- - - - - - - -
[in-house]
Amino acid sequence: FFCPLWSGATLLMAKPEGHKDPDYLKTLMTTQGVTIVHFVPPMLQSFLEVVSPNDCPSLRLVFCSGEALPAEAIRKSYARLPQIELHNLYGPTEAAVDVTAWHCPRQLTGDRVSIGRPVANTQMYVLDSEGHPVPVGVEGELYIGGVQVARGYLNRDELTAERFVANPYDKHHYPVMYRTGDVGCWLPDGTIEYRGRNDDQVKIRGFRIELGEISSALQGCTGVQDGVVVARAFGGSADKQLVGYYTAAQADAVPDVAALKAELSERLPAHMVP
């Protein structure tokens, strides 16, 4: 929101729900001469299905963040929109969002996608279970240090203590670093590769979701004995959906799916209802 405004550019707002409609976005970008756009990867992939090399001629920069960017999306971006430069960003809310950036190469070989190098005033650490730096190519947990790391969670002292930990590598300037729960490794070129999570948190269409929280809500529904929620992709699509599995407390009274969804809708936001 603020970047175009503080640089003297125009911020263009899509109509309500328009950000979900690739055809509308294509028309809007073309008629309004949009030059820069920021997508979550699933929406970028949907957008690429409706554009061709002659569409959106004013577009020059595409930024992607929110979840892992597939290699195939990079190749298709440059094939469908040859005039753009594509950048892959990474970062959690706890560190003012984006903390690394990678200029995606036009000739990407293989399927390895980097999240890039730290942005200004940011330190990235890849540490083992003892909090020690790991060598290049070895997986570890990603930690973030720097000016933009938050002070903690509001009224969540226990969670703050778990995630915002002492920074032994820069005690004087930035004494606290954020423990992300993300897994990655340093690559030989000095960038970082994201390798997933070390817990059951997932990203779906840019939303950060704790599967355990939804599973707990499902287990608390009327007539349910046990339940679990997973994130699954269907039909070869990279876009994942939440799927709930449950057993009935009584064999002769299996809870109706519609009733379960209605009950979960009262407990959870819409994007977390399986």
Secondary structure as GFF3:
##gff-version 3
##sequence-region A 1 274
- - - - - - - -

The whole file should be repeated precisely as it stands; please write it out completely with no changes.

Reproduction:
[in-house]
Amino acid sequence: FFCPLWSGATLLMAKPEGHKDPDYLKTLMTTQGVTIVHFVPPMLQSFLEVVSPNDCPSLRLVFCSGEALPAEAIRKSYARLPQIELHNLYGPTEAAVDVTAWHCPRQLTGDRVSIGRPVANTQMYVLDSEGHPVPVGVEGELYIGGVQVARGYLNRDELTAERFVANPYDKHHYPVMYRTGDVGCWLPDGTIEYRGRNDDQVKIRGFRIELGEISSALQGCTGVQDGVVVARAFGGSADKQLVGYYTAAQADAVPDVAALKAELSERLPAHMVP
């Protein structure tokens, strides 16, 4: 929101729900001469299905963040929109969002996608279970240090203590670093590769979701004995959906799916209802 405004550019707002409609976005970008756009990867992939090399001629920069960017999306971006430069960003809310950036190469070989190098005033650490730096190519947990790391969670002292930990590598300037729960490794070129999570948190269409929280809500529904929620992709699509599995407390009274969804809708936001 603020970047175009503080640089003297125009911020263009899509109509309500328009950000979900690739055809509308294509028309809007073309008629309004949009030059820069920021997508979550699933929406970028949907957008690429409706554009061709002659569409959106004013577009020059595409930024992607929110979840892992597939290699195939990079190749298709440059094939469908040859005039753009594509950048892959990474970062959690706890560190003012984006903390690394990678200029995606036009000739990407293989399927390895980097999240890039730290942005200004940011330190990235890849540490083992003892909090020690790991060598290049070895997986570890990603930690973030720097000016933009938050002070903690509001009224969540226990969670703050778990995630915002002492920074032994820069005690004087930035004494606290954020423990992300993300897994990655340093690559030989000095960038970082994201390798997933070390817990059951997932990203779906840019939303950060704790599967355990939804599973707990499902287990608390009327007539349910046990339940679990997973994130699954269907039909070869990279876009994942939440799927709930449950057993009935009584064999002769299996809870109706519609009733379960209605009950979960009262407990959870819409994007977390399986």
Secondary structure as GFF3:
##gff-version 3
##sequence-region A 1 274